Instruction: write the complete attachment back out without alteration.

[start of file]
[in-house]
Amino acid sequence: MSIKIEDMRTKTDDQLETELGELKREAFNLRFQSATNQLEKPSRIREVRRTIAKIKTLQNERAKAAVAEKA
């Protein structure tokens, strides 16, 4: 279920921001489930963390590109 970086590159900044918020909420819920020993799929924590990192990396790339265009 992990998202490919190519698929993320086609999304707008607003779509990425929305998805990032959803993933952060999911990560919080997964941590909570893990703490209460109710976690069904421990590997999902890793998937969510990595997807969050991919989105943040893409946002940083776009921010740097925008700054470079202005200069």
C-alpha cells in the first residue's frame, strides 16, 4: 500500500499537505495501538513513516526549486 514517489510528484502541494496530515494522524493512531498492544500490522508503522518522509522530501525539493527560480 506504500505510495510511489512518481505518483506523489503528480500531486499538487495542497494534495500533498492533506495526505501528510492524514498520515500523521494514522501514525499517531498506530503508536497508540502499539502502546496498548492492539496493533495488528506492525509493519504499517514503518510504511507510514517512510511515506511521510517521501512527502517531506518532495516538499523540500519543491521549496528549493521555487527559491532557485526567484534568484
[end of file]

[in-house]
Amino acid sequence: MSIKIEDMRTKTDDQLETELGELKREAFNLRFQSATNQLEKPSRIREVRRTIAKIKTLQNERAKAAVAEKA
């Protein structure tokens, strides 16, 4: 279920921001489930963390590109 970086590159900044918020909420819920020993799929924590990192990396790339265009 992990998202490919190519698929993320086609999304707008607003779509990425929305998805990032959803993933952060999911990560919080997964941590909570893990703490209460109710976690069904421990590997999902890793998937969510990595997807969050991919989105943040893409946002940083776009921010740097925008700054470079202005200069």
C-alpha cells in the first residue's frame, strides 16, 4: 500500500499537505495501538513513516526549486 514517489510528484502541494496530515494522524493512531498492544500490522508503522518522509522530501525539493527560480 506504500505510495510511489512518481505518483506523489503528480500531486499538487495542497494534495500533498492533506495526505501528510492524514498520515500523521494514522501514525499517531498506530503508536497508540502499539502502546496498548492492539496493533495488528506492525509493519504499517514503518510504511507510514517512510511515506511521510517521501512527502517531506518532495516538499523540500519543491521549496528549493521555487527559491532557485526567484534568484